Vote 2020 graphic
Everything you need to know about and expect during
the most important election of our lifetimes

This Is What Movies Look Like Broken Down by Color and Motion

If you've ever wondered how movies vary in color and motion, scene-by-scence, don't worry any more. Cinemetrics is a project that's decoding and visualizing films, and you can see it in action here.

Advertisement

The brainchild of graphic designer Frederic Brodbeck, Cinemetrics is an attempt to to create a visual "fingerprint" for films. He analyzes the editing structure, color, speech and motion of movies, then transforms them into graphic representations that can be compared side by side.

He strips data out of DVDs — video, audio, subtitles — and then processes them, frame-by-frame. It's a time consuming business, but the results are fascinating. The fingerprints that Brodbeck creates look a bit like pie charts, but don't be deceived. The length of the broken ring represents the duration of the film, and the segments that make it up are separate shots.

Advertisement

The motion of the segments represents in-frame movement, and the hues represent the palette of colors that make up the scene. I find the variation of color with time particularly interesting, especially when you see different films next to each other. The Simpsons Movie stands out as being a bit odd, for instance.

On his website, Brodbeck explains:

"Not only cinema enthusiasts and people doing film studies might benefit, but also for regular people an alternative way of looking at movies could provide an interesting new way of choosing movies based on formal criteria. For instance: ‘I don't want to see the dark one with lots of motion, that colorful one with the great amount of spoken words looks much more interesting to me.'"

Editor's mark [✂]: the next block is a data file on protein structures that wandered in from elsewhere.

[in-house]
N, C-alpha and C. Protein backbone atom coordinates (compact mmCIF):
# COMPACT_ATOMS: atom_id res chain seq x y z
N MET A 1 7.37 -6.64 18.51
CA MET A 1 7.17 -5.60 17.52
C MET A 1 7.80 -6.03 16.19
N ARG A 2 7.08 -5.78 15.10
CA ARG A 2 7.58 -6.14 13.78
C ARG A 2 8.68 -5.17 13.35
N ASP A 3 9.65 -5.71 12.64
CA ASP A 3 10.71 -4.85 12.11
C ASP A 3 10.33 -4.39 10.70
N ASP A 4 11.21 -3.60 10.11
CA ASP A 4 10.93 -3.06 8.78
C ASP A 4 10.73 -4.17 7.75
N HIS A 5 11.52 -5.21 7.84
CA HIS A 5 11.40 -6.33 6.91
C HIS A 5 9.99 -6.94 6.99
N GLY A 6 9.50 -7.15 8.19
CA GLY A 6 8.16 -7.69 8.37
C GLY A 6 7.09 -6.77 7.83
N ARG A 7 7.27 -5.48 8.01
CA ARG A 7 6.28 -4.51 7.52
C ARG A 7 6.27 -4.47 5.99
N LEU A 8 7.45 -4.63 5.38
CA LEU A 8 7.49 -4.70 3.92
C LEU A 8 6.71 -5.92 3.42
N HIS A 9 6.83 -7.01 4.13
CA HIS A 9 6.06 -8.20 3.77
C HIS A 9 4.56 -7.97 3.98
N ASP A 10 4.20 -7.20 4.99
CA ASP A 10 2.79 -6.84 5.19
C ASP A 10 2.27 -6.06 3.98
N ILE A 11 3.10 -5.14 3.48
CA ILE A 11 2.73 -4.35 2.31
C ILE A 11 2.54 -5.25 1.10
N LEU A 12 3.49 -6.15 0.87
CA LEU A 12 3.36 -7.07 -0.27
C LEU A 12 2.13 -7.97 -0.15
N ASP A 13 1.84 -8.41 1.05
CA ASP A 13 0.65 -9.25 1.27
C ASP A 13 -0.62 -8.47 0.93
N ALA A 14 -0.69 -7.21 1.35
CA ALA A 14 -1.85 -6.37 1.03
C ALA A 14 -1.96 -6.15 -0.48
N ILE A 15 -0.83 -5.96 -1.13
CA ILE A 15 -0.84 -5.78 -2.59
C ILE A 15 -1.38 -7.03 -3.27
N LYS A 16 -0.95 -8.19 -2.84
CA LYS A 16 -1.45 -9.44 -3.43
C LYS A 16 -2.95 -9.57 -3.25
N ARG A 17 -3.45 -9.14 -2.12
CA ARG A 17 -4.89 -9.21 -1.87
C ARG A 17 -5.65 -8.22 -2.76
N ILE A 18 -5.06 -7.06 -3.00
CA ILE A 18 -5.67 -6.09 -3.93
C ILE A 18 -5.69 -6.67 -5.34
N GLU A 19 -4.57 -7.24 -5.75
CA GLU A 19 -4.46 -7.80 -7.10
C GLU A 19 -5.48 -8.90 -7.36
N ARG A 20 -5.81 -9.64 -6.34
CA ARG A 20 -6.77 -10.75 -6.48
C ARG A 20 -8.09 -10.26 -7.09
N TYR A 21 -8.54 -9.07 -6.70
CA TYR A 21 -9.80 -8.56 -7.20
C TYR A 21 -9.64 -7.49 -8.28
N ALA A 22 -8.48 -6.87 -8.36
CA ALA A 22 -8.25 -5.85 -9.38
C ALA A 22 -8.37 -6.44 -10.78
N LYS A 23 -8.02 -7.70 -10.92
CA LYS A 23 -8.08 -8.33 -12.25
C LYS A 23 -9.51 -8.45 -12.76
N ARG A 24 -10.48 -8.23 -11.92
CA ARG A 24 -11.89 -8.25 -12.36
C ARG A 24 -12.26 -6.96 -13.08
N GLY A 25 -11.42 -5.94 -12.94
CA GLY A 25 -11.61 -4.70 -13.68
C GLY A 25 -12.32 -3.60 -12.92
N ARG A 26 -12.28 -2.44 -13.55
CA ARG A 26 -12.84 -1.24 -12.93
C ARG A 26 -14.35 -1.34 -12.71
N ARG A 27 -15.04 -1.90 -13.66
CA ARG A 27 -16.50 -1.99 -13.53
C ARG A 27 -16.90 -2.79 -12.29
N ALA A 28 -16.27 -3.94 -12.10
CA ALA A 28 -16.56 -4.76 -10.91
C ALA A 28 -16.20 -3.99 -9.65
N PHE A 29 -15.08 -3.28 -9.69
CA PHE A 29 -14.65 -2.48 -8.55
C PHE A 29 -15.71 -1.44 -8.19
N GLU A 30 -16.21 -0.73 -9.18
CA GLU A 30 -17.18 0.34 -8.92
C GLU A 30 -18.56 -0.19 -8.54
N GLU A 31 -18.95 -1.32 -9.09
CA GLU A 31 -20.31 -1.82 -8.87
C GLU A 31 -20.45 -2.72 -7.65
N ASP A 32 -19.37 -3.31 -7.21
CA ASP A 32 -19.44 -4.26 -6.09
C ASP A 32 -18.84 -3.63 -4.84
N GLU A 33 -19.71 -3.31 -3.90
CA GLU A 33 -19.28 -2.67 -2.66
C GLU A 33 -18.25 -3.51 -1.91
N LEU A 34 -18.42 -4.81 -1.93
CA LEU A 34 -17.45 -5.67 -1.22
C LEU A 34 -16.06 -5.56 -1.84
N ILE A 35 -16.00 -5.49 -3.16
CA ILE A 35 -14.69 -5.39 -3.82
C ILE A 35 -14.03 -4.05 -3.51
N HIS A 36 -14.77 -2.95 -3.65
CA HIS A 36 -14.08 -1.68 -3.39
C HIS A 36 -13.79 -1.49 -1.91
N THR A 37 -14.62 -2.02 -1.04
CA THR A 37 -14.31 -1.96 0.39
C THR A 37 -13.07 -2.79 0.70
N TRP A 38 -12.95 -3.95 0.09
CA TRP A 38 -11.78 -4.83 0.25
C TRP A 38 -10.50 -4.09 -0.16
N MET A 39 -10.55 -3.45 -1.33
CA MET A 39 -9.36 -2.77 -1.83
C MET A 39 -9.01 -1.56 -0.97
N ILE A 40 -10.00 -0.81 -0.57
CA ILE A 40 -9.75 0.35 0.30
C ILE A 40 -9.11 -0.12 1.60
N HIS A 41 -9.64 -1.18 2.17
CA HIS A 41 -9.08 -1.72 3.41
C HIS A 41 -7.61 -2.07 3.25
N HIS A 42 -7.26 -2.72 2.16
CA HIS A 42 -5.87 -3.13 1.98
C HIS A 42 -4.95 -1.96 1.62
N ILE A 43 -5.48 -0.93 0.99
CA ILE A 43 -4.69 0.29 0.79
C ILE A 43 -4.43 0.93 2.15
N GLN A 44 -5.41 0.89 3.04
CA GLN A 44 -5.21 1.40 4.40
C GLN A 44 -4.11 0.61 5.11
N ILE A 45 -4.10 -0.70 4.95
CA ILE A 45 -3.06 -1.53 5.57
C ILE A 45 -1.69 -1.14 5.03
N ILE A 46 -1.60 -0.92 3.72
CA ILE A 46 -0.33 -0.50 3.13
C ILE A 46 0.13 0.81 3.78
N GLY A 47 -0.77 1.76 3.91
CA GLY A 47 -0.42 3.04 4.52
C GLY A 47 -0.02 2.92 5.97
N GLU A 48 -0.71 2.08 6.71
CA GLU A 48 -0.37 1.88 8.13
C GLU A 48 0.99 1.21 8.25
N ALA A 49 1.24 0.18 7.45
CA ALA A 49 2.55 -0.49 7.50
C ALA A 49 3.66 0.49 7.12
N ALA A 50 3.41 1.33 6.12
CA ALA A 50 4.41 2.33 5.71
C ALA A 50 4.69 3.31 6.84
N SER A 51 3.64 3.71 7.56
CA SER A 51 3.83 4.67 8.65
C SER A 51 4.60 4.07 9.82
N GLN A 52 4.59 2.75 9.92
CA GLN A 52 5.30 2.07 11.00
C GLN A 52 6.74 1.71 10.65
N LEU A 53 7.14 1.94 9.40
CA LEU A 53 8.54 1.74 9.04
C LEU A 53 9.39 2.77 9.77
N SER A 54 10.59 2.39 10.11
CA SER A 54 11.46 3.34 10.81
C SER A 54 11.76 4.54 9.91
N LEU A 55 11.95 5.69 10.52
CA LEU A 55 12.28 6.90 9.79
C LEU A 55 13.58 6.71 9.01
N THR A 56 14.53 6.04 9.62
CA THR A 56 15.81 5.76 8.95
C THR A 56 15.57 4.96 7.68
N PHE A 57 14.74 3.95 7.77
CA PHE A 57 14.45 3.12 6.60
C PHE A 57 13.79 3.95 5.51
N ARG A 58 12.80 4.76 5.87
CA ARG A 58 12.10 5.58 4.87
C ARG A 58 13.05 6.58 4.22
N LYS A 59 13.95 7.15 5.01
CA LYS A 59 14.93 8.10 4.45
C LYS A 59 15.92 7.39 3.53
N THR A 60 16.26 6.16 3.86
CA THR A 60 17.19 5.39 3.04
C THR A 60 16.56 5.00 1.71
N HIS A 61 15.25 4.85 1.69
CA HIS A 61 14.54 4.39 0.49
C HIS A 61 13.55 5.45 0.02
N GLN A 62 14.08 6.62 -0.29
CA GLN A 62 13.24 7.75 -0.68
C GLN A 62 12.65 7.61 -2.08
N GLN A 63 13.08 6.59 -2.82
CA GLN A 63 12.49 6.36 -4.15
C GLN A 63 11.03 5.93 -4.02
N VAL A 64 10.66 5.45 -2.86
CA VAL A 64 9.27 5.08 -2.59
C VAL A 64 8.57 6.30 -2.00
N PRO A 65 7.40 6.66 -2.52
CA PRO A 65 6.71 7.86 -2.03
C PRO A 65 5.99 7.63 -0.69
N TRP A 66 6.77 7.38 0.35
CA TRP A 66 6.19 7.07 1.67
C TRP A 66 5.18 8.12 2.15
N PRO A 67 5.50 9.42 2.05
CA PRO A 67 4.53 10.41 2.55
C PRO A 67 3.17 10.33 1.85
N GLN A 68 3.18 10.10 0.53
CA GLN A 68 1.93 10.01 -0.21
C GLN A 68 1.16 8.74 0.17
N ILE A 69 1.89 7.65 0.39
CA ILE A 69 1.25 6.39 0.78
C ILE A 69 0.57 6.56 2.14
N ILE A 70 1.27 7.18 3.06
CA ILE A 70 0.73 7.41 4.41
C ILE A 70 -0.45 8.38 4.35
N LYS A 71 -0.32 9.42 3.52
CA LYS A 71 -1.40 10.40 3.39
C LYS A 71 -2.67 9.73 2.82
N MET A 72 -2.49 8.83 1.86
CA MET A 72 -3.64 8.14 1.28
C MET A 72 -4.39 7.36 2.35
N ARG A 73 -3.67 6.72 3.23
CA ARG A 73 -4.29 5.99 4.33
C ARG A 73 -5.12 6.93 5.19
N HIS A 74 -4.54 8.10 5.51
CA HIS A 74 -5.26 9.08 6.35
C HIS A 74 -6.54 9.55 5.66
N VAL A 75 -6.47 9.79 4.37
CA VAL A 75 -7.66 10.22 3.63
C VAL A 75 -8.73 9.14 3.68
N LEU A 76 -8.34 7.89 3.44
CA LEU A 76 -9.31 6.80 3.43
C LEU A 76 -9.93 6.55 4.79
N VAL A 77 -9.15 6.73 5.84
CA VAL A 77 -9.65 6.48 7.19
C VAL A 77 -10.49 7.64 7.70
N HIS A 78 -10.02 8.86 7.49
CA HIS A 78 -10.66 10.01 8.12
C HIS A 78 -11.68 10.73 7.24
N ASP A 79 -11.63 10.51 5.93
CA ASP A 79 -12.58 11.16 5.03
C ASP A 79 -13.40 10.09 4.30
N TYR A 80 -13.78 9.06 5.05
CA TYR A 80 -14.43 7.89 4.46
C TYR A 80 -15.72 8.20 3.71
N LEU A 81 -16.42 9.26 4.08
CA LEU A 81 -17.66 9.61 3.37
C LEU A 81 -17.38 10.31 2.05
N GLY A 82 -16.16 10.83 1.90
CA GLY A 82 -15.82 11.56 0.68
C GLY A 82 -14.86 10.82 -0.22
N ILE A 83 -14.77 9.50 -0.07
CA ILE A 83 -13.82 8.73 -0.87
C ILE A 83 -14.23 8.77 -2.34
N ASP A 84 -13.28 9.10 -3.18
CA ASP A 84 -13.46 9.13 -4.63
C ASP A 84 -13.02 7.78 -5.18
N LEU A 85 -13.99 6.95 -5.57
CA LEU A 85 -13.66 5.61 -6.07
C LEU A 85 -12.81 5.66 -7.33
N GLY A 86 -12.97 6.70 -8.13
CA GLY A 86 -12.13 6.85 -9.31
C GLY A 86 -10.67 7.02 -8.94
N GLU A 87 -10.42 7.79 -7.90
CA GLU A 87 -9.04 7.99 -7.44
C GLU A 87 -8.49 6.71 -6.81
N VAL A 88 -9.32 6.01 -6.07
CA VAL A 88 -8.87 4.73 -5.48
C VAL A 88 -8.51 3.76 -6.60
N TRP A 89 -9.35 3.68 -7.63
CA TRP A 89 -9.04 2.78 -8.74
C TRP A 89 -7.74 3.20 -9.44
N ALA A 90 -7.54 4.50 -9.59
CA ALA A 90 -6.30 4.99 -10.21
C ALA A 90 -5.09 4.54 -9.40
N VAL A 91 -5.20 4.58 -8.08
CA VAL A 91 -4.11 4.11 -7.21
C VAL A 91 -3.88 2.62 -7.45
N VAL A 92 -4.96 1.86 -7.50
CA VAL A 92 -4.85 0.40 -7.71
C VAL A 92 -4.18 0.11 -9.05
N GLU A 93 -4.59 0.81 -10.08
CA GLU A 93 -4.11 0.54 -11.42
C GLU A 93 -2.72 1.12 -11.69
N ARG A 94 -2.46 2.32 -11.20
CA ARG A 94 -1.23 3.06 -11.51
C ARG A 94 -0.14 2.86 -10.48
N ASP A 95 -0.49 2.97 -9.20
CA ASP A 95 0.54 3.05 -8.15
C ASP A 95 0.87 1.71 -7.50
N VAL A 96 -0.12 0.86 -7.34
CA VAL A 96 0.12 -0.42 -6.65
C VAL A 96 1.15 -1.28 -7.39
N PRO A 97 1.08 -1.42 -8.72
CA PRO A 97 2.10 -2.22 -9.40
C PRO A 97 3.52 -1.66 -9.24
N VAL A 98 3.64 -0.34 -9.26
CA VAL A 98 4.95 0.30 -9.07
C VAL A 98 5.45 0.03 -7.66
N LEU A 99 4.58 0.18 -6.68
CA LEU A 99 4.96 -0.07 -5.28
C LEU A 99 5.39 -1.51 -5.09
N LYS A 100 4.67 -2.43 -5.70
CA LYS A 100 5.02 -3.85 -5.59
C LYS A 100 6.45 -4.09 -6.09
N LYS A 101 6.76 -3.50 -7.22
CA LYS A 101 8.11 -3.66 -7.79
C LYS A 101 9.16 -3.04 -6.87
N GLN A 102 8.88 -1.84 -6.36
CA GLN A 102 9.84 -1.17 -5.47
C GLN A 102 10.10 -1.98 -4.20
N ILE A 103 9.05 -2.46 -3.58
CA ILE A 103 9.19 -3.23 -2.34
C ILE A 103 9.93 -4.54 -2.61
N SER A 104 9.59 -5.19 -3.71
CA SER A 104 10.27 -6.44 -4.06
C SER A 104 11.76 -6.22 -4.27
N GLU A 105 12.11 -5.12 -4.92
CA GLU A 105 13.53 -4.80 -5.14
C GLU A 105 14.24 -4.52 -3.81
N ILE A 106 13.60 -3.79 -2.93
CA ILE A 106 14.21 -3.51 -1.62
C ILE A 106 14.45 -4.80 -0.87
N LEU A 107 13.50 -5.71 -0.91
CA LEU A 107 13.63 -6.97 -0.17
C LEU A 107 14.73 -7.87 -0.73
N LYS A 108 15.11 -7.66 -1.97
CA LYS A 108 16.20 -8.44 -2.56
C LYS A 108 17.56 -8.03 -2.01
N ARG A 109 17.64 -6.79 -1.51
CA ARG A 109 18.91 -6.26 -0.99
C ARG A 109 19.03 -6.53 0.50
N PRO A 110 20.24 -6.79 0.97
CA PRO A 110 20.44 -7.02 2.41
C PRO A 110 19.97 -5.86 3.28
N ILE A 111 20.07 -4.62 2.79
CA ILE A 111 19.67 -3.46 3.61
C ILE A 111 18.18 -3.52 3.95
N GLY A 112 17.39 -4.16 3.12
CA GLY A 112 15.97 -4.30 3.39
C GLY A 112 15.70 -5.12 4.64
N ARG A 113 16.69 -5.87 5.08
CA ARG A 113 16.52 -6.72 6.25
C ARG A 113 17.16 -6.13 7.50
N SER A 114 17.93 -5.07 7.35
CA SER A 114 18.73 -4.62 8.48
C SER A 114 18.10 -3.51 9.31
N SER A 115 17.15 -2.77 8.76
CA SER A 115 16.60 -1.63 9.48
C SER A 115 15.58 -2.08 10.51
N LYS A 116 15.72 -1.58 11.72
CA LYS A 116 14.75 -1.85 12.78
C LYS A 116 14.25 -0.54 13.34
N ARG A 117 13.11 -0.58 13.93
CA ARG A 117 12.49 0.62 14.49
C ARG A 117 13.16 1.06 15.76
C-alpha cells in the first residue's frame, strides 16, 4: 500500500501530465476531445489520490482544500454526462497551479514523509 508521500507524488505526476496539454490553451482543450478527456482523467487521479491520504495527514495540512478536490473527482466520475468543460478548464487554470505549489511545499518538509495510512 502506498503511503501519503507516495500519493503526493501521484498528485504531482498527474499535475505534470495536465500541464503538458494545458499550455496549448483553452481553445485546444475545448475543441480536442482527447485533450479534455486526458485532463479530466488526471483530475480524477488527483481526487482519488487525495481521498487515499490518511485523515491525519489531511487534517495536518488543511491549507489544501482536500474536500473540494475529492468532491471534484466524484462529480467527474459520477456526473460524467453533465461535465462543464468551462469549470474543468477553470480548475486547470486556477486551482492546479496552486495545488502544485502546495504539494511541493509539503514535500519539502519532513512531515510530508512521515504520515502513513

Whatever they're used for, I just like the fact they exist. [Frederic Brodbeck via Flowing Data]

Share This Story

Get our newsletter

DISCUSSION

To fully understand poetry we must first be fluent with its meter, rhyme, and figures of speech. Then ask two questions: 1) How artfully have the objectives of the poem been rendered? 2) How important is that objective? Question 1 rates the poems perfection. Question 2 rates its importance. Once these questions have been answered determining the poem’s greatness becomes a relatively simple matter. If the poem’s score for perfection is plotted on the horizontal of a graph, and it’s importance is plotted on the vertical, then calculating the total area of the poem yields the measure of its greatness. A sonnet by Byron might score high on the vertical, but only average on the horizontal. A Shakespearian sonnet on the other hand, would score high both horizontally and vertically yielding a massive total area, thereby revealing the poem to be truly great. Practice this rating method. As your ability to evaluate poems in this manner grows, so will your enjoyment and understanding of poetry.